There is now a full-blown and growing split between the federal courts of appeal over the scope of the Computer Fraud and Abuse Act (CFAA). On Thursday, July 26, 2012, the U.S. Court of Appeals for the Fourth Circuit adopted the reasoning of the U.S. Court of Appeals for the Ninth Circuit in its April 12, 2012 decision in U.S. v. Nosal, narrowly applied the CFAA, and dismissed an employer’s complaint against a former employee for copying confidential information from his work computer. (A PDF copy of the opinion can be found below).
In WEC Carolina Energy v. Miller, the Fourth Circuit has found that the CFAA will only be applied to hacking incidents and not to the theft of trade secrets. (A hat tip to Kenneth Vanko who spent his Saturday detailing this development in his Legal Developments in Non-Competition Agreements Blog. Venkat Balasubramani and Eric Goldman’s takes on the case can be found in their Technology & Marketing Law Blog and Josh Durham of Poyner Spruill also has a thorough write up).
Factual Background: Miller, a former employee of WEC, was alleged to have copied confidential and proprietary information before leaving to join his new employer, Arc Energy Services. WEC Carolina had computer usage policies that forbade employees from using confidential information or copying information to their personal computers. WEC alleged that Miller had taken that information and used it for a presentation to a customer on behalf of Arc, a presentation that allegedly won that client over to Arc. In short, not the most compelling trade secrets case.
The U.S. District Court of South Carolina dismissed the CFAA claim, reasoning that because the policies in question only addressed improper “use” and not “access,” WEC Carolina could not establish that Miller acted without authorization or exceeded that authorization when he accessed the confidential information. The district court declined to exercise supplemental jurisdiction over the remaining state law claims and dismissed the case.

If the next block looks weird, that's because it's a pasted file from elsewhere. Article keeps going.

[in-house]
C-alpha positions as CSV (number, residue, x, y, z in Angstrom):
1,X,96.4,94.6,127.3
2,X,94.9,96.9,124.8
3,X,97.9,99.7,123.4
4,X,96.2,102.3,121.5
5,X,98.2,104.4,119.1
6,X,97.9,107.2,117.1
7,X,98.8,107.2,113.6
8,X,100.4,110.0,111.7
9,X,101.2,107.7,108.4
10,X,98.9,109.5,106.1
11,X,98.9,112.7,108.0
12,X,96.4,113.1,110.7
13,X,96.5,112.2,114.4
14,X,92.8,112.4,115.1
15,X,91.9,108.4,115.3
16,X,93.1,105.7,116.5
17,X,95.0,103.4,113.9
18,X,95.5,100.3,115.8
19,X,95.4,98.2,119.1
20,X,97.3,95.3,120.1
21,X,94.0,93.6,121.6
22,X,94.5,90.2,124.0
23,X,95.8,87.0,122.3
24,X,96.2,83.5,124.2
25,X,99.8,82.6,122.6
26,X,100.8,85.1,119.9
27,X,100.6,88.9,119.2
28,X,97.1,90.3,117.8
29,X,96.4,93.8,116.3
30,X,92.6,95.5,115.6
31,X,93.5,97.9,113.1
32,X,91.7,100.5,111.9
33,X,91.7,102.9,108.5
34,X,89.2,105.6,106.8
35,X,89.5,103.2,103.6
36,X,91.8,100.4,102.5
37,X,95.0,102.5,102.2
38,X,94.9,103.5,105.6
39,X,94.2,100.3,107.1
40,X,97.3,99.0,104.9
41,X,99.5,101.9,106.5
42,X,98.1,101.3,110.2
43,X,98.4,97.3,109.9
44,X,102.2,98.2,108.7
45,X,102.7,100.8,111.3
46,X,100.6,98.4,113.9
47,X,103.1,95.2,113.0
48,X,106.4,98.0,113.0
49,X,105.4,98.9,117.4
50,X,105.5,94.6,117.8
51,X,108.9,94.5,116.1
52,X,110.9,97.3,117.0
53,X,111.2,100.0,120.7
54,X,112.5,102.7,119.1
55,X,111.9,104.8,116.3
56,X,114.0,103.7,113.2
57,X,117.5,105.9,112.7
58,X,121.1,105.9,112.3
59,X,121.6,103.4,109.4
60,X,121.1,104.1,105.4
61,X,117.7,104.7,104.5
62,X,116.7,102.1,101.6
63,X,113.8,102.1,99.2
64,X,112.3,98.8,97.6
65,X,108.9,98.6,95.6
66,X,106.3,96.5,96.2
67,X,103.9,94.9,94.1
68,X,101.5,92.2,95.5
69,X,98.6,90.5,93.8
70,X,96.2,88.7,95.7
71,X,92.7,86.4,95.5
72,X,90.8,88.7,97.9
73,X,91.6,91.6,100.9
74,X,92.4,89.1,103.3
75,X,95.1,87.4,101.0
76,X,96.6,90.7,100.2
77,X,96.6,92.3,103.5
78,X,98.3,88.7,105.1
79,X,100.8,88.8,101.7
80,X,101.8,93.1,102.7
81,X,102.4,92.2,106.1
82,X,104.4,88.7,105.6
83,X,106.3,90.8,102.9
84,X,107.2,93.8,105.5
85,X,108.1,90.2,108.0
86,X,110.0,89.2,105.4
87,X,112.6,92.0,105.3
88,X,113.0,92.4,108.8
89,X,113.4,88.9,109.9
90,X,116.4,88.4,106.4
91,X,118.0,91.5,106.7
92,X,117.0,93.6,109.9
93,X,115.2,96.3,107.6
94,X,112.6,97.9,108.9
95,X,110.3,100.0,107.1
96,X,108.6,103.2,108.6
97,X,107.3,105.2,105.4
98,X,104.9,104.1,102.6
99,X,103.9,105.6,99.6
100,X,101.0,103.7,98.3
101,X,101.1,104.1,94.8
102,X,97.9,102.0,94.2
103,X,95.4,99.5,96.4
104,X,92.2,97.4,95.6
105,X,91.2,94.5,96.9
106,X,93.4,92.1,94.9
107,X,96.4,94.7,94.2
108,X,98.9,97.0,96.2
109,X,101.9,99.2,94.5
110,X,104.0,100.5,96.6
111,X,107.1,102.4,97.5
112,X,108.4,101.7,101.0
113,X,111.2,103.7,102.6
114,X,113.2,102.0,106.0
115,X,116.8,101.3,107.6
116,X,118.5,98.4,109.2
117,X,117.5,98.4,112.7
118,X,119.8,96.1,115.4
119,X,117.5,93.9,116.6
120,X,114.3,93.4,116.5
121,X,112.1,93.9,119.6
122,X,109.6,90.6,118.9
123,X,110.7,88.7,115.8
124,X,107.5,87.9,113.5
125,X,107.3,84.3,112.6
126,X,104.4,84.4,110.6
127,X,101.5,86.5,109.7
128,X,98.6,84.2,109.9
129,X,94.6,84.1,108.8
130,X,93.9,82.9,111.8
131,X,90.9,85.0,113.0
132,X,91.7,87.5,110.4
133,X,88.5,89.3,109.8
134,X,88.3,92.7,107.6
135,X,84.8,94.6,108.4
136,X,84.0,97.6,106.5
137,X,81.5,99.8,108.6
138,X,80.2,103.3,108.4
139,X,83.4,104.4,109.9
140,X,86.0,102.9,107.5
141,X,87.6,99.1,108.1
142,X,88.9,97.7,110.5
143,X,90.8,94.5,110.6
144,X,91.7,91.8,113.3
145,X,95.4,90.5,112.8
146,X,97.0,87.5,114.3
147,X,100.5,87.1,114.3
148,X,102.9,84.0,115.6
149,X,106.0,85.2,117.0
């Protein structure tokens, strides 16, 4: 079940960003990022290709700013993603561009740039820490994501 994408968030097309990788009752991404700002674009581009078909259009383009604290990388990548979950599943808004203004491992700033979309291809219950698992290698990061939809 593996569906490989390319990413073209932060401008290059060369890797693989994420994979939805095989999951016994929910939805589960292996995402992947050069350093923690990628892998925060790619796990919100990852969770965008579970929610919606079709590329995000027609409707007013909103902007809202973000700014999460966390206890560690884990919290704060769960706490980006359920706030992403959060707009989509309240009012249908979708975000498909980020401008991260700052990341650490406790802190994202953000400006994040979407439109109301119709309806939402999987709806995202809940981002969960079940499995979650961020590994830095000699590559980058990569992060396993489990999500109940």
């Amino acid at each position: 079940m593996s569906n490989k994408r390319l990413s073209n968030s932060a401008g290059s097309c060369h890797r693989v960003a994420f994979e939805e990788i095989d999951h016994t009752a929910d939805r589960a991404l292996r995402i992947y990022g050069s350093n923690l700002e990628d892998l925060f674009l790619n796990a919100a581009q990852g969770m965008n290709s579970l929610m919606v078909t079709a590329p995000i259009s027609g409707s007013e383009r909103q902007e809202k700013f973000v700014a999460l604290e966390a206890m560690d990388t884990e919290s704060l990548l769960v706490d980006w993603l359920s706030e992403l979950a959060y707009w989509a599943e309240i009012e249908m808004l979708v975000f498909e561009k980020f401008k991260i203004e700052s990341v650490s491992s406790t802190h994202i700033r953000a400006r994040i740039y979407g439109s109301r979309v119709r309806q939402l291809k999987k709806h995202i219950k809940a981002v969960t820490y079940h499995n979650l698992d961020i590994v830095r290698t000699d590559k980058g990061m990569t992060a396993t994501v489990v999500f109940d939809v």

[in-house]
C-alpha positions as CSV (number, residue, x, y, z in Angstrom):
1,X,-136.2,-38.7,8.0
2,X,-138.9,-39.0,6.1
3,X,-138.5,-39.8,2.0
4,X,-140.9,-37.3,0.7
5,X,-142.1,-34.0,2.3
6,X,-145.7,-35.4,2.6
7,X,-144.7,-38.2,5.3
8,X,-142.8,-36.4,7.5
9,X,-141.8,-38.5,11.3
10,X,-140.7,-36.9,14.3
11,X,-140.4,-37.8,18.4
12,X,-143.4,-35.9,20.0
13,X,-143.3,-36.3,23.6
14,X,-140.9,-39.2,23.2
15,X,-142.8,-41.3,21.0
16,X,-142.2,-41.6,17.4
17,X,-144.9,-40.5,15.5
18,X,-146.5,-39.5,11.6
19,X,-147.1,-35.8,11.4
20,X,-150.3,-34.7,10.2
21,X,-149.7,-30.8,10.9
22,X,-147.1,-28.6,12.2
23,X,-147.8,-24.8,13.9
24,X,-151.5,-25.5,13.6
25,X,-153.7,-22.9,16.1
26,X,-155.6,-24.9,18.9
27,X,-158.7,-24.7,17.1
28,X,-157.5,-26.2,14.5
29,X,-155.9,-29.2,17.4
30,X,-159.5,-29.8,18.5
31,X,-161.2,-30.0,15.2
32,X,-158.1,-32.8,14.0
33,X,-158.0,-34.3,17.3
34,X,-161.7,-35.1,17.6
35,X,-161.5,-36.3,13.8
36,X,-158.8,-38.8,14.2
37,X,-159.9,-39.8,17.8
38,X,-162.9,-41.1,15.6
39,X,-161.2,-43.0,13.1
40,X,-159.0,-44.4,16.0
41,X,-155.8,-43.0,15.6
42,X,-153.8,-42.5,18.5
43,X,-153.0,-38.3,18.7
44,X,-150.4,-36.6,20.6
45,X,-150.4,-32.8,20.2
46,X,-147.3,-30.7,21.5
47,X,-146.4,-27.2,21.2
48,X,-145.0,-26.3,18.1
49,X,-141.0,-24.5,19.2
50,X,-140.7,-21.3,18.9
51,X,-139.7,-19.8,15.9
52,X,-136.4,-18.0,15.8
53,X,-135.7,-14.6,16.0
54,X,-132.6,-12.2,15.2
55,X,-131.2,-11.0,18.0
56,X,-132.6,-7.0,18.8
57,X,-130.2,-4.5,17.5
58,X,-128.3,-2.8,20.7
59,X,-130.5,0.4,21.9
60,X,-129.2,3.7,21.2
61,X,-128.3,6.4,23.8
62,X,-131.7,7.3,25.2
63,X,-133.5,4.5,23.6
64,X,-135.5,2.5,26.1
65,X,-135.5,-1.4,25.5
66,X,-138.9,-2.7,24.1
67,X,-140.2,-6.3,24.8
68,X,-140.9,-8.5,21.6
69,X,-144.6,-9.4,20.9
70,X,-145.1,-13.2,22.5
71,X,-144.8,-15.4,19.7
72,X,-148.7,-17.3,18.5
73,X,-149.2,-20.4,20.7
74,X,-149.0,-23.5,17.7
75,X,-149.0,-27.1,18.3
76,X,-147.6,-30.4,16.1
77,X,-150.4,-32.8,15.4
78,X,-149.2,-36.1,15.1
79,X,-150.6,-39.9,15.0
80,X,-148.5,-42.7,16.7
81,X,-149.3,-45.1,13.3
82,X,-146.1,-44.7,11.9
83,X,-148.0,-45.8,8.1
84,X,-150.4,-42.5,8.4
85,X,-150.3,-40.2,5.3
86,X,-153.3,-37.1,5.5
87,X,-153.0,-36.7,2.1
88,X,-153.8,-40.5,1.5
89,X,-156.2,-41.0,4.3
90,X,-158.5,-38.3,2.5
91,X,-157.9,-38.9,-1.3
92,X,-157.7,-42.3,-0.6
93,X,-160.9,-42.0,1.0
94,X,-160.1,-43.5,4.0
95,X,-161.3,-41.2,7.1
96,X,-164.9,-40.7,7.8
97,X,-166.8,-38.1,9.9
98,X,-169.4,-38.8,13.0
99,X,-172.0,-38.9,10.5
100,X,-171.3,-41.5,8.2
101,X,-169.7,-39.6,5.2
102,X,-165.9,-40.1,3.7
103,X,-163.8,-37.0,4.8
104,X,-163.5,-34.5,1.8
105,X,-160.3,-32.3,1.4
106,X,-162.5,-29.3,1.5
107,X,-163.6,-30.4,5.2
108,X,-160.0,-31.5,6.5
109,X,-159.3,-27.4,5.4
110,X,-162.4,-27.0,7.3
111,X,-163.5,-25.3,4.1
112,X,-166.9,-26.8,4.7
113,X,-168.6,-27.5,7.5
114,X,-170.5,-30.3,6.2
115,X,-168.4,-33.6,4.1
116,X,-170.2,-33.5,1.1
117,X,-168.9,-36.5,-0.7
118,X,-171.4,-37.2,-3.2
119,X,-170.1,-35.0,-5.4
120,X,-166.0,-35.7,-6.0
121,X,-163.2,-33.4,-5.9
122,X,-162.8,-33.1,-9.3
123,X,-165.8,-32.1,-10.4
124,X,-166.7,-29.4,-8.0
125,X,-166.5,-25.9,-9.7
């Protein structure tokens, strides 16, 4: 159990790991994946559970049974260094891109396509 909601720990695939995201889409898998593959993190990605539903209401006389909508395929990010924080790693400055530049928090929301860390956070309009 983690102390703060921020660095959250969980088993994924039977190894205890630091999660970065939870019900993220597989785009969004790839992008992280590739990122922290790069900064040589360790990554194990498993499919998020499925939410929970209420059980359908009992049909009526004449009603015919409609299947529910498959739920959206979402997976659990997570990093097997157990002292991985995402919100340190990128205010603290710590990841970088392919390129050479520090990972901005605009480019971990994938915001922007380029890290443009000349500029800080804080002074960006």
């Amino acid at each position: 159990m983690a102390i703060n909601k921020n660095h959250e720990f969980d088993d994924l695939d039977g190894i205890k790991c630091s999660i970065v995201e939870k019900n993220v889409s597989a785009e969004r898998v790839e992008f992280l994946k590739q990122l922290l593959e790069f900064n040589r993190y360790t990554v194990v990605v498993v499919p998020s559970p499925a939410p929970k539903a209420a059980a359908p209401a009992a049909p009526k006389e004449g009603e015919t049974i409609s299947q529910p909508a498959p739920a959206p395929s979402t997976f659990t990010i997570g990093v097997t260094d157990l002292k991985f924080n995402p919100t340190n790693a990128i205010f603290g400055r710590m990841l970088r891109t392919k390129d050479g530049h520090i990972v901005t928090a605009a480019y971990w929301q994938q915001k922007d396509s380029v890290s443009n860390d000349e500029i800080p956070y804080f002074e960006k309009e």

Fourth Circuit’s Reasoning: Because the CFAA provides for criminal as well as civil penalties, the Fourth Circuit applied the rule of strict construction to the CFAA. Focusing on the key phrases in the CFAA, the Fourth Circuit concluded, based on its application of “ordinary contemporary, common meaning,” that the word “authorization” meant that an employee is authorized to access a computer when his employer approves or sanctions “his admission to that computer.” Applying that definition, the Fourth Circuit reasoned that an employee accesses a computer “without authorization” when he gains admission to a computer without approval. Similarly, the Fourth Circuit concluded that an employee “exceeds authorized access” when he has approval to access a computer but uses that access to obtain or alter information outside the bounds of his approved access.
Applying these definitions, the Fourth Circuit found that neither forbade Miller’s “use” of information that was validly accessed in the first place. The Fourth Circuit acknowledged that its holding would “disappoint employers hoping for a means to rein in rogue employees.” But the Fourth Circuit emphasized that it was “unwilling to contravene Congress’s intent by transforming a statute meant to target hackers into a vehicle for imputing liability to workers who access computers or information in bad faith, or who disregard a use policy.” (Query: if the policy had forbid accessing information for purposes other than furthering WEC Carolina’s business, would that policy have been sufficient to trigger a claim under the CFAA?).
The Takeaway: There is now an even greater impetus for the U.S. Solicitor General to appeal from the ruling in Nosal. We now have, on the one side, the Fourth Circuit and Ninth Circuit holding that violations of computer use policies do not amount to a violation of the CFAA, and the Fifth, Seventh and Eleventh Circuits on the other side holding that violations of those policies do qualify as violations of the CFAA.
In the meantime, employers in Maryland, North Carolina, South Carolina, Virginia and West Virginia will not be able to use a violation of a computer use policy as a basis for a claim under the CFAA. They will have to rely instead on the Uniform Trade Secrets Act and common law claims in any trade secret disputes against employees whom the employers believe used their work electronic devices to take confidential information.